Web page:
Alaska lawmakers say increasing education funding is a top priority

Years with minimal changes to Alaska’s education budget pushed school districts across the state into financial crises. But this year, state lawmakers say that the question heading into the coming legislative session isn’t whether there will be an increase to the education budget — it’s how big the increase will be.

“I think the conversation is needed and it’s absolutely one that is paramount to this Legislature to have,” said Justin Ruffridge, a Republican from Soldotna set to be sworn in to the House.

Both Republicans and Democrats in the House and Senate said that an education funding boost will likely come this year through an increase to the Base Student Allocation, the per-student formula used to calculate the dollar amount school districts receive from the state.

Raising the funding amount, which has stayed almost the same since 2017, has been a key issue for some left-leaning lawmakers in past years. But budget crunches in districts across Alaska are pushing lawmakers from across the political aisle to cite increasing education funding as a key priority.

With the state House still in disarray and no presumptive speaker lined up, leading the year’s top policy push will likely fall to the Senate — where a bipartisan group of lawmakers has come together to form a coalition that’s listed education funding as one of its top goals for the year.

“Collectively, the caucus is really keen on a robust discussion about what is needed in our school districts,” said Löki Tobin, an Anchorage Democrat who is set to chair the Senate Education Committee when the newly elected Legislature is sworn in later this month. That will almost certainly include a proposal to boost the funding formula for schools, as they have struggled to pay for everything from keeping buildings warm to teachers’ salaries amid rising costs.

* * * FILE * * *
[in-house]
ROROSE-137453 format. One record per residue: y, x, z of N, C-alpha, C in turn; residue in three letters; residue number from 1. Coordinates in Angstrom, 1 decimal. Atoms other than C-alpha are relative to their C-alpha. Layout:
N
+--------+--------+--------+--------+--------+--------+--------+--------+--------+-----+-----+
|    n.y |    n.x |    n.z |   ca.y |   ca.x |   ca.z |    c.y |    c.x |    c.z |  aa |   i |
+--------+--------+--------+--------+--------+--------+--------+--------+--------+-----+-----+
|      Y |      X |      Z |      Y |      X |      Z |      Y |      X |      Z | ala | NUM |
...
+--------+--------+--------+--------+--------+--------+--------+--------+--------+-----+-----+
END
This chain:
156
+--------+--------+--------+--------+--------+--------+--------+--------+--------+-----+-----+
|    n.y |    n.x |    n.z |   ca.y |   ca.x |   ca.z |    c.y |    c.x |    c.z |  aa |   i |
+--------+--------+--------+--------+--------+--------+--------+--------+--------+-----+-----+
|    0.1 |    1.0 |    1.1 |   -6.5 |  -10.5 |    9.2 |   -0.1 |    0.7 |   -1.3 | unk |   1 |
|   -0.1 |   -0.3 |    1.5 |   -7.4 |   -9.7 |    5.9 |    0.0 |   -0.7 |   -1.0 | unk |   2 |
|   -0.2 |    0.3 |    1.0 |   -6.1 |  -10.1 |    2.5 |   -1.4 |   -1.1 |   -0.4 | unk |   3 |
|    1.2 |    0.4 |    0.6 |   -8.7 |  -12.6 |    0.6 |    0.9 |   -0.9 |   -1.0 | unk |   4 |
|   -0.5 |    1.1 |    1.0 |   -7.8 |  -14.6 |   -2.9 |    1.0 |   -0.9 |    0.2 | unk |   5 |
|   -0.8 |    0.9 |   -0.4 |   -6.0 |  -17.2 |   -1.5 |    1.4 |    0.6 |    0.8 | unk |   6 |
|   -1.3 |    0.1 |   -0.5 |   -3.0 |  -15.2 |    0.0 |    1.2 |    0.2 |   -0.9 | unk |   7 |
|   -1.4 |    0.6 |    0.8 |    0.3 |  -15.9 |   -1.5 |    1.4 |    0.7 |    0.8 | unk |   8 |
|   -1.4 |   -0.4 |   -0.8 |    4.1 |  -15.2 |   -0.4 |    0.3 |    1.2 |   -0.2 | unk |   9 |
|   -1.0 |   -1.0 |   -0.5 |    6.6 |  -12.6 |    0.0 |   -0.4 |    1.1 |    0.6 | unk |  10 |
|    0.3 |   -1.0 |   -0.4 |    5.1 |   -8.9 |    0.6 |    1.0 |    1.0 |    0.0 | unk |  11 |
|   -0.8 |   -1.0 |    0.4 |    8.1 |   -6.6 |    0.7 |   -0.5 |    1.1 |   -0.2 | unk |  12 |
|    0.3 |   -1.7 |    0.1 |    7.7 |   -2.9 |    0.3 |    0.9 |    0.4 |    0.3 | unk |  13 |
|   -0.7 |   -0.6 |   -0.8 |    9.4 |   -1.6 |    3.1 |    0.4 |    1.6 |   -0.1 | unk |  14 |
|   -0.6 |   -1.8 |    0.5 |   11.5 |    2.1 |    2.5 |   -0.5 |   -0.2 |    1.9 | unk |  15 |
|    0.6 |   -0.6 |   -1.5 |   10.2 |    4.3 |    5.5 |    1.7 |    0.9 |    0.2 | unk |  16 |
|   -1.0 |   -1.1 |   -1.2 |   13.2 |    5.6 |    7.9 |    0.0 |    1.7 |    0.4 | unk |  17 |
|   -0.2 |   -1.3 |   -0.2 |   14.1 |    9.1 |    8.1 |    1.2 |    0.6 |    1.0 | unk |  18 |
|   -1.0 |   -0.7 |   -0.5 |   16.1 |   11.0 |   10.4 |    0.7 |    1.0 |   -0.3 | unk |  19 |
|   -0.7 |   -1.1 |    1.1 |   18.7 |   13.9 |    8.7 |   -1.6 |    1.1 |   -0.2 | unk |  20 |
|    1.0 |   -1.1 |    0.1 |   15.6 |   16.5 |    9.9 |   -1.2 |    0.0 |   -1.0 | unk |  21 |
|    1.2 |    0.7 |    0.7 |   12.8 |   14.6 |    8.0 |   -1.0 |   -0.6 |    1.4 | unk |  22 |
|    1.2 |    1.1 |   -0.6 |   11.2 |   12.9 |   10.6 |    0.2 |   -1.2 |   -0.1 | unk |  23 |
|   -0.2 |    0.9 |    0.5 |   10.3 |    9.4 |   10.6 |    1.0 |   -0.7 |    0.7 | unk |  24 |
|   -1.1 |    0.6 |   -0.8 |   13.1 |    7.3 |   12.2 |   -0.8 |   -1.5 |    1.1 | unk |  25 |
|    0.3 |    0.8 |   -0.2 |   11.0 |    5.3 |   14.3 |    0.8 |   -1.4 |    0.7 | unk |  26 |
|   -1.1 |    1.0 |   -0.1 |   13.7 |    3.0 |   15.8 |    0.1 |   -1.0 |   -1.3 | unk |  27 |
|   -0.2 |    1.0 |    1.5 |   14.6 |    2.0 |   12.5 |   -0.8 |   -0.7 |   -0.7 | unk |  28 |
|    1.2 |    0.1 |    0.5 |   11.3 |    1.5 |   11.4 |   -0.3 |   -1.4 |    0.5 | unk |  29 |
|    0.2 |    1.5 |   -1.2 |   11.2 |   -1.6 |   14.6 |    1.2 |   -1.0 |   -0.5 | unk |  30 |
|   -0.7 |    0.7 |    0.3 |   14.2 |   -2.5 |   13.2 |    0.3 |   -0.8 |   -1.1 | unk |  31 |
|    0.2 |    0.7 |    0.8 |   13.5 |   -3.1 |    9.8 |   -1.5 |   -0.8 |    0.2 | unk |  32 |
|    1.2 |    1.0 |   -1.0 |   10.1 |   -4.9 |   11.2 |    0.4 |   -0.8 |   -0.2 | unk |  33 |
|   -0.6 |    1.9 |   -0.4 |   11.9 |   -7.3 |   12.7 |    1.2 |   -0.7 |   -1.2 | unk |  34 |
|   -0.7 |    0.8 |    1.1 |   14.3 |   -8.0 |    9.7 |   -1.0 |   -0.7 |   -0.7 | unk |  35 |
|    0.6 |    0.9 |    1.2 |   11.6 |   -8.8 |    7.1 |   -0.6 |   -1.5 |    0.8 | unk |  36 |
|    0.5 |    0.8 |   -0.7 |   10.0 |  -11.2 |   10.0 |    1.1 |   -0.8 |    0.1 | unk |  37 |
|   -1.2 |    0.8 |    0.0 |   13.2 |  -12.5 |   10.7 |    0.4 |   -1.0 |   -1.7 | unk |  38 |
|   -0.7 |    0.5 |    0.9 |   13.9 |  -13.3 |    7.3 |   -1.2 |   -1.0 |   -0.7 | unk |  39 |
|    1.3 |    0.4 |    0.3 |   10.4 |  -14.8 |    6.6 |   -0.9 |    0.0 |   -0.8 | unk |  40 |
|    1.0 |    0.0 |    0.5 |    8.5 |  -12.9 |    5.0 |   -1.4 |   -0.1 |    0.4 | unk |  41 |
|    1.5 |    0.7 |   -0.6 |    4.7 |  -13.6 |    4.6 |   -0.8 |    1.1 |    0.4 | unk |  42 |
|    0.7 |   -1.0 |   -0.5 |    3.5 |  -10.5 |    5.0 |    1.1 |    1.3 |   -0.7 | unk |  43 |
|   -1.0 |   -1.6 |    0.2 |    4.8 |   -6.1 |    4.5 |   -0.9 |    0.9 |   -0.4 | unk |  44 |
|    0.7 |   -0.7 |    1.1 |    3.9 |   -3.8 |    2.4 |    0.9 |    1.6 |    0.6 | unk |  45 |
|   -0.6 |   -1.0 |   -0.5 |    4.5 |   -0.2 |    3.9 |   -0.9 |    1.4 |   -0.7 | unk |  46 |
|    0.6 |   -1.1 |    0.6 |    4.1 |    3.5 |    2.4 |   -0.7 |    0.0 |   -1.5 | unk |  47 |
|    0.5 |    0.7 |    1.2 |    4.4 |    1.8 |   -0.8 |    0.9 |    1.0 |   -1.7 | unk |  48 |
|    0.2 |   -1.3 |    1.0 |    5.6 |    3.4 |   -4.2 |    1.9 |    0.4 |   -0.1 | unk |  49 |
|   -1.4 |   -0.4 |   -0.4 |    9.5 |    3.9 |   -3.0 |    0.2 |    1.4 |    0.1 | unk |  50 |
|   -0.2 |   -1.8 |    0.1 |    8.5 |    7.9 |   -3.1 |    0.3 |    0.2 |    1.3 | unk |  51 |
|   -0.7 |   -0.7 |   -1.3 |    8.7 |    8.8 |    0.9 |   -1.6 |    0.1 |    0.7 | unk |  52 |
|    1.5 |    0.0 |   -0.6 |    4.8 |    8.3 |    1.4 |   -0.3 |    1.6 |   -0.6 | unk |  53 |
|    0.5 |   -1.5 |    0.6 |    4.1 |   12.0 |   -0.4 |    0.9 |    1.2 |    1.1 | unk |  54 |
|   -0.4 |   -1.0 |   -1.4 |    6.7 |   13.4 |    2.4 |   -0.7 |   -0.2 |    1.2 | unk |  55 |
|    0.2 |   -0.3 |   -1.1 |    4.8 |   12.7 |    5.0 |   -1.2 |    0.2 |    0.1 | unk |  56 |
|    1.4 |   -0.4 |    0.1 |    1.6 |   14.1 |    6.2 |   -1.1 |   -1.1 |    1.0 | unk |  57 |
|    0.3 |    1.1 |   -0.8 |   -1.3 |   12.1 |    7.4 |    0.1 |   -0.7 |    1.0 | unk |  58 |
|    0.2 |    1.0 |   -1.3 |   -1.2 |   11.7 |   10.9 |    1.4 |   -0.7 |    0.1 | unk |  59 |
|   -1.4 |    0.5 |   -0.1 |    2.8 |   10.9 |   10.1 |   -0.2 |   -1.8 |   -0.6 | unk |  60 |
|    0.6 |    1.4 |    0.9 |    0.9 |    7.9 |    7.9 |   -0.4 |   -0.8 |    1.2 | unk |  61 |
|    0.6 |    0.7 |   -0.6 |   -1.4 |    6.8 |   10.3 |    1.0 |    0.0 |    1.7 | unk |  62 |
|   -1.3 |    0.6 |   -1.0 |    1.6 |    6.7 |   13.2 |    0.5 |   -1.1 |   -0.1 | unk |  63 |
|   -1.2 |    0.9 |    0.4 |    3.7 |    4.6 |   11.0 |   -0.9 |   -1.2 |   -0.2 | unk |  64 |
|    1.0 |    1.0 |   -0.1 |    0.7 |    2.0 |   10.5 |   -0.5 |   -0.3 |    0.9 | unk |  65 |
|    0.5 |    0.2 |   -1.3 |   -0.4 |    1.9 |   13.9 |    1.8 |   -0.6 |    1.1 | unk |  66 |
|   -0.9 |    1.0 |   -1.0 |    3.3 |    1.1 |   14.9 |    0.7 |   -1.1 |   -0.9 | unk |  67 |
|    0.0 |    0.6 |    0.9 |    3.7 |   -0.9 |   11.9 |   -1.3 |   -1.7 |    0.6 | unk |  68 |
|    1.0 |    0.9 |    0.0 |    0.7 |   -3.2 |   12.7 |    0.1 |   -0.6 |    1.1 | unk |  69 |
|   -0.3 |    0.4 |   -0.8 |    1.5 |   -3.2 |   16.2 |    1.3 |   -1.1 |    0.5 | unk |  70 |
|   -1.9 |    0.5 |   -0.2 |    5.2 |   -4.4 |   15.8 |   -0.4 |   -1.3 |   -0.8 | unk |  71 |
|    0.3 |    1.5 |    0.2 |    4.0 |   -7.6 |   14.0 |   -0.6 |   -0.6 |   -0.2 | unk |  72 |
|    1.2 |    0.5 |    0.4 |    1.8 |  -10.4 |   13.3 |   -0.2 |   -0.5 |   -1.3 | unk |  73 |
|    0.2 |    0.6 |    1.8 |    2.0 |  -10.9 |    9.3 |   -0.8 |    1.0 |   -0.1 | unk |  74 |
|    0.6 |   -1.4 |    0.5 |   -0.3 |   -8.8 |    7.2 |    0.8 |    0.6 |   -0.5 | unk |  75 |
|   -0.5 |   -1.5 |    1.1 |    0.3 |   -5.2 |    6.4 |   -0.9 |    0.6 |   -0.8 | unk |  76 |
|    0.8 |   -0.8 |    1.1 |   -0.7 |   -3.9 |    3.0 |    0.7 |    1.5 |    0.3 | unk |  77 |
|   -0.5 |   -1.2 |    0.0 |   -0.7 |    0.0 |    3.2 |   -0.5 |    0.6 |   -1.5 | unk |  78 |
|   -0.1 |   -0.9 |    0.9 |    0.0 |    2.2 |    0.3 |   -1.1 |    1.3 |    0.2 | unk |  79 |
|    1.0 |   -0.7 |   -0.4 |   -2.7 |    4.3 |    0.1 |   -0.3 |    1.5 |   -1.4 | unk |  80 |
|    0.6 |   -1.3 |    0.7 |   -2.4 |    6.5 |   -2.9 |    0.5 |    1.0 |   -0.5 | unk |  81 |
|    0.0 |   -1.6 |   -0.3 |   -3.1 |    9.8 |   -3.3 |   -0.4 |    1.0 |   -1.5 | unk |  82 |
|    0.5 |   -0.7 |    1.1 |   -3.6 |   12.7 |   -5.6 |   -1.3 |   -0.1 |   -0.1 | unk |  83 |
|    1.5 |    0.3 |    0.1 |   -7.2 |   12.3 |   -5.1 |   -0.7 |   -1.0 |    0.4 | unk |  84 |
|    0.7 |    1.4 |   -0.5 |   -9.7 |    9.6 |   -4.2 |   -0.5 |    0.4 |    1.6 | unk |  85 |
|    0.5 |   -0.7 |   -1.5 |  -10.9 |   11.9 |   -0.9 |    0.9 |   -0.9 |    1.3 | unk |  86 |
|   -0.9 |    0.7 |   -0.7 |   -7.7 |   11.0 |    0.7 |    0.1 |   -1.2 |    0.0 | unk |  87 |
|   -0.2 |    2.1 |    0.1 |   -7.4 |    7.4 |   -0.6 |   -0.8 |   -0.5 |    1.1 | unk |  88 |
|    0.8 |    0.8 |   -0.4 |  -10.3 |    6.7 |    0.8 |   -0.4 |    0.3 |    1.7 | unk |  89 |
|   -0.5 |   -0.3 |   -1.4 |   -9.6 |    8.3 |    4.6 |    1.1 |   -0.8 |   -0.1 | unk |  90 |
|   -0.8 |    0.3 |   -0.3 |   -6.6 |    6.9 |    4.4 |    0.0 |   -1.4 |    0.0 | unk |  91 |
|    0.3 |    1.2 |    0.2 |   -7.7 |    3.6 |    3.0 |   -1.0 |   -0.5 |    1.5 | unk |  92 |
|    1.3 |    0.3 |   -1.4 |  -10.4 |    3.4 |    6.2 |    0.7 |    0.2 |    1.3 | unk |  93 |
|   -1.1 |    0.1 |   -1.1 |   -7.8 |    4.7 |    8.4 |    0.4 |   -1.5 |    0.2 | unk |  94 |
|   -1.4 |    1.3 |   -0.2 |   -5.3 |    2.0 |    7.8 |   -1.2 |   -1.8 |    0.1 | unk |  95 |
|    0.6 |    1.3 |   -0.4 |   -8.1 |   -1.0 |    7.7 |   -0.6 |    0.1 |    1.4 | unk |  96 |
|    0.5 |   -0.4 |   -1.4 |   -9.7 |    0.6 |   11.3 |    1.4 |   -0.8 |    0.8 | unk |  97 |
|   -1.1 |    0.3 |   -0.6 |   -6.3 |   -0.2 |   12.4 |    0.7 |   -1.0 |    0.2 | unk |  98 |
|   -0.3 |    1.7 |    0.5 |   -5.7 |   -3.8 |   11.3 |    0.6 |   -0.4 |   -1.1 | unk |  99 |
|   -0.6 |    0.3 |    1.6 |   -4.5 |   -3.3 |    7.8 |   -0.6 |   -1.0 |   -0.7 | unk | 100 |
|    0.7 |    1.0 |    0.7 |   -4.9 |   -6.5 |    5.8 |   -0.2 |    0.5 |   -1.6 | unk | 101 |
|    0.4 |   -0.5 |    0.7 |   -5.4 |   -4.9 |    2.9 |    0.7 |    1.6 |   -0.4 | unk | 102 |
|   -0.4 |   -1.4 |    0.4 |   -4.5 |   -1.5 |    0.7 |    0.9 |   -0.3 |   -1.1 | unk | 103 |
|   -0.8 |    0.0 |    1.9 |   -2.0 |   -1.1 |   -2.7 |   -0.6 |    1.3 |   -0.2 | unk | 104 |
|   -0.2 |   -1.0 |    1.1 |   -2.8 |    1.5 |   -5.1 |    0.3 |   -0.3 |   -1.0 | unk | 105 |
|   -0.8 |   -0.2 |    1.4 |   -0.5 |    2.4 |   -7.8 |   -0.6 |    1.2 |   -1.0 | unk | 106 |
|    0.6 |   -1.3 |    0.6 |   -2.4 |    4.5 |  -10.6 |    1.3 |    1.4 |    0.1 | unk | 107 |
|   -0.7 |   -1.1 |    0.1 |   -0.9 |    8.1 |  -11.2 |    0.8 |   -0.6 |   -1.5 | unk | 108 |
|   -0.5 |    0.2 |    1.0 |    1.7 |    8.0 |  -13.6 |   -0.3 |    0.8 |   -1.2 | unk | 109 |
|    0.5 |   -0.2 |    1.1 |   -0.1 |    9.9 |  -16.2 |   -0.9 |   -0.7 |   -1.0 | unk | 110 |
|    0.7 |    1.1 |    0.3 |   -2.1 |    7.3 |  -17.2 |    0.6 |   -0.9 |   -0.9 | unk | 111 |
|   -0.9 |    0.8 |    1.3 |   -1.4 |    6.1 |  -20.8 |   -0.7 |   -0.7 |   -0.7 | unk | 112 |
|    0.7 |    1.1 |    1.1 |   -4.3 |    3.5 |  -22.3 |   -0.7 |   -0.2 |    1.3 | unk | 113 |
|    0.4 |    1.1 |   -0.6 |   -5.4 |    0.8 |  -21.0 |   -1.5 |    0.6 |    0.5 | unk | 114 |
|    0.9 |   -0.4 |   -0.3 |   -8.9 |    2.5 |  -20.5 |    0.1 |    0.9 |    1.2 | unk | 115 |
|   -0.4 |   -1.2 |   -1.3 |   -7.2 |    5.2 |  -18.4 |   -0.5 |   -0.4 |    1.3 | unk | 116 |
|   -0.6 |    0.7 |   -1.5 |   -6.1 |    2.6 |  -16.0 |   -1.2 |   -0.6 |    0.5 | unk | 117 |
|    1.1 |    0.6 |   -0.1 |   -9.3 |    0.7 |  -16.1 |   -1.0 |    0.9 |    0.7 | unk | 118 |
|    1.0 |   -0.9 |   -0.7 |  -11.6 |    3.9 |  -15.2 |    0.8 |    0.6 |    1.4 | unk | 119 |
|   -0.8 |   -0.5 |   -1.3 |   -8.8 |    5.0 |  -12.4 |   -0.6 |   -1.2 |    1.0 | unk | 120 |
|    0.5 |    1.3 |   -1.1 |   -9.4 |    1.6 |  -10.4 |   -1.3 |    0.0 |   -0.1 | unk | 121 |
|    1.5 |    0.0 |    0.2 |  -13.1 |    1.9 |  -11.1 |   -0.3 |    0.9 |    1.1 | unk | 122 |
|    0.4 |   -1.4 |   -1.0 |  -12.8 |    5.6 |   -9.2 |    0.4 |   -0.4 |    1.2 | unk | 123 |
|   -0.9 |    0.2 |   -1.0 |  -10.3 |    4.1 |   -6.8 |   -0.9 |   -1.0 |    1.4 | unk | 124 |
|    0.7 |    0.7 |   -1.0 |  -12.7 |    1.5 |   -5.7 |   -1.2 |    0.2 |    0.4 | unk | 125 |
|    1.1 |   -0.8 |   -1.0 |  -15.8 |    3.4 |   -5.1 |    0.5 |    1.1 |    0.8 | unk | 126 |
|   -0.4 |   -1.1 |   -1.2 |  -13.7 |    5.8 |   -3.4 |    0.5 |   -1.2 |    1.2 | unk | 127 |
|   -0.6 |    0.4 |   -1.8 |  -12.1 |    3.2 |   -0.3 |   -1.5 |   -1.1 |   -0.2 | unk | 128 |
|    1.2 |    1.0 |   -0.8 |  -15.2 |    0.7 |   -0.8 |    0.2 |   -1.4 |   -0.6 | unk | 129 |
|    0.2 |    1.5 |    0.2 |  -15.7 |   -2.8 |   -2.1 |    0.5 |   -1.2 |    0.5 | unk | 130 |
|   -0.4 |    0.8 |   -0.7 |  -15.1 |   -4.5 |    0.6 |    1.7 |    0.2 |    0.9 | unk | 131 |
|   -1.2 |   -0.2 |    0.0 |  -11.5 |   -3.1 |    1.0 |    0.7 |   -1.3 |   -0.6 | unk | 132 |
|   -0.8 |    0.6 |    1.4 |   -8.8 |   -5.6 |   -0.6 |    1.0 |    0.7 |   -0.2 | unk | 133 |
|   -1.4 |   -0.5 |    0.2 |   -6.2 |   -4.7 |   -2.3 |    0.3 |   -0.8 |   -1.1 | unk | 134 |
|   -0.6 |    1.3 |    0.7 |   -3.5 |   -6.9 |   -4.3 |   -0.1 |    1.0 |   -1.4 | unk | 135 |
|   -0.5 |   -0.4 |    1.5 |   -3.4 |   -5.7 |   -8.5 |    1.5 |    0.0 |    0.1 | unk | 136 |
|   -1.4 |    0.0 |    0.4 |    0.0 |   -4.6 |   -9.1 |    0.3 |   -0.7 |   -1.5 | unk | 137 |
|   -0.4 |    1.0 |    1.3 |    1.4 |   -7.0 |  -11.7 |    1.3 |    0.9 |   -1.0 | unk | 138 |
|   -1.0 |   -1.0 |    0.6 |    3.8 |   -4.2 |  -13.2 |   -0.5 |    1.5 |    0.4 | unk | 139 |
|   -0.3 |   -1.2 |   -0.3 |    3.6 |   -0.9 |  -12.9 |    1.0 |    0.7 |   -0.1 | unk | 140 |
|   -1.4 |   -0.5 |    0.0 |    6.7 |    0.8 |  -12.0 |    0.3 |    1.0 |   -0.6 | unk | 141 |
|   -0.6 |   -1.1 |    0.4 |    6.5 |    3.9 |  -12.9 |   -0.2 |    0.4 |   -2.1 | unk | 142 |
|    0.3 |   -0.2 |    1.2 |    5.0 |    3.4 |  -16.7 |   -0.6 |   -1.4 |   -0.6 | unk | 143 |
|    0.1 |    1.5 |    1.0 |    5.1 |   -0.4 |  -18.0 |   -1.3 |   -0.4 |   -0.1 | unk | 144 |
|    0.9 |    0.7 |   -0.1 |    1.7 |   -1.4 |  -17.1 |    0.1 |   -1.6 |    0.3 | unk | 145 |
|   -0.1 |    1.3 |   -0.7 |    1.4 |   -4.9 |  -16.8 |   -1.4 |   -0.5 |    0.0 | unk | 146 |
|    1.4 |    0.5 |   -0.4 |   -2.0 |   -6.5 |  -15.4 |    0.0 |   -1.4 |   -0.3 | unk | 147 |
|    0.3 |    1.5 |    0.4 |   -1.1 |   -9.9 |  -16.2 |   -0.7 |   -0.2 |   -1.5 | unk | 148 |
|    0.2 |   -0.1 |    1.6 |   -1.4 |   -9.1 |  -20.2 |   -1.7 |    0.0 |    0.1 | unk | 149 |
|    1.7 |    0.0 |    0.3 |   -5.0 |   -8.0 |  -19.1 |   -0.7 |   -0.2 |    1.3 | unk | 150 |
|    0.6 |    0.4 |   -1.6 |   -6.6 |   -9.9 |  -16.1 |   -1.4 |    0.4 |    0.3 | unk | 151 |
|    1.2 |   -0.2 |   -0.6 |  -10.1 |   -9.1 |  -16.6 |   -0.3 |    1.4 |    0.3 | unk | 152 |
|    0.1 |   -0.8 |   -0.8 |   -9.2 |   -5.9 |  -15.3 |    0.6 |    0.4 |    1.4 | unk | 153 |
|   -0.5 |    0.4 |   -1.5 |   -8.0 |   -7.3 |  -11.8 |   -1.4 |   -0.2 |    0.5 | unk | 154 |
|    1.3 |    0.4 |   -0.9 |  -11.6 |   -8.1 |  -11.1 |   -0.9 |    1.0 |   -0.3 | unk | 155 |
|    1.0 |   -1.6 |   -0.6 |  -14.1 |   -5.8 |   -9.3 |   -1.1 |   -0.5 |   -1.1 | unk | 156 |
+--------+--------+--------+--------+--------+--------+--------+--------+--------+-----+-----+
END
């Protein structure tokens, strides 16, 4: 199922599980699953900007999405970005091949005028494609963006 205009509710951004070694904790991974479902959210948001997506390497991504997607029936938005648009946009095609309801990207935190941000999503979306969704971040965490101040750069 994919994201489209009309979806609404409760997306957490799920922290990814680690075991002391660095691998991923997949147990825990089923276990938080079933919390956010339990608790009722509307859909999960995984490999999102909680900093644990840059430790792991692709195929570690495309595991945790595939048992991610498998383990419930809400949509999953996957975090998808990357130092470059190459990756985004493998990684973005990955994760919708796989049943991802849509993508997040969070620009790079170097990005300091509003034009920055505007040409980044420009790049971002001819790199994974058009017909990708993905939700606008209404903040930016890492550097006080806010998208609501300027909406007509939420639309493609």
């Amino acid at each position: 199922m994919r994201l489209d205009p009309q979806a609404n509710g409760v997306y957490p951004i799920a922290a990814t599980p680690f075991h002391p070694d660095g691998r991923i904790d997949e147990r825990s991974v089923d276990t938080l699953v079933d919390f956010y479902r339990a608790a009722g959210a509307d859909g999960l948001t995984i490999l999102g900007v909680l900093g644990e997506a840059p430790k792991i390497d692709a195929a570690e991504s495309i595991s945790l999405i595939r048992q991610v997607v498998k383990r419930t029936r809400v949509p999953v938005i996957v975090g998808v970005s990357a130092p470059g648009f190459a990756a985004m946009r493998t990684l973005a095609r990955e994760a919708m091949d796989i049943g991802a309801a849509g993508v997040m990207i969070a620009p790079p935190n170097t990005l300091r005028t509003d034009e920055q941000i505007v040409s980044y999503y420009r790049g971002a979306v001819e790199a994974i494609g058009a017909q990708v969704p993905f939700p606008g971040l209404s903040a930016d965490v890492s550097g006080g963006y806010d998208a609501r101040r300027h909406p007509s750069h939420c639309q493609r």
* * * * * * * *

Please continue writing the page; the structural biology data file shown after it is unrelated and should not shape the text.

Alaska’s urban consumer price index has risen by more than 15% in the last five years. In the same time period, the Base Student Allocation was raised by only 0.5%, meaning virtually the same level of funding is worth significantly less.


In Anchorage, home to the state’s largest school district, administrators recommended closing six neighborhood elementary schools amid a significant budget shortfall. When the closure recommendations were made in October, right before the general election, superintendent Jharrett Bryantt said low enrollment and stagnant state funding during high inflation pushed the district to make the closure announcements.

“The bottom line is when our state government doesn’t increase education funding, it’s cutting education funding,” Bryantt wrote to staff and families. “An influx of federal COVID-19 relief dollars provided a false sense of security. The reality is our schools are being underfunded and it was never addressed by our state government.”

The announcement was followed by emotional town halls and public testimony, spurring public outcry in an effort to keep the schools from closing. In December, the school board ultimately opted to support closing only one of the six schools, Abbott Loop Elementary, while dipping into district savings and making other cuts to help solve the Anchorage district’s $48 million budget crisis.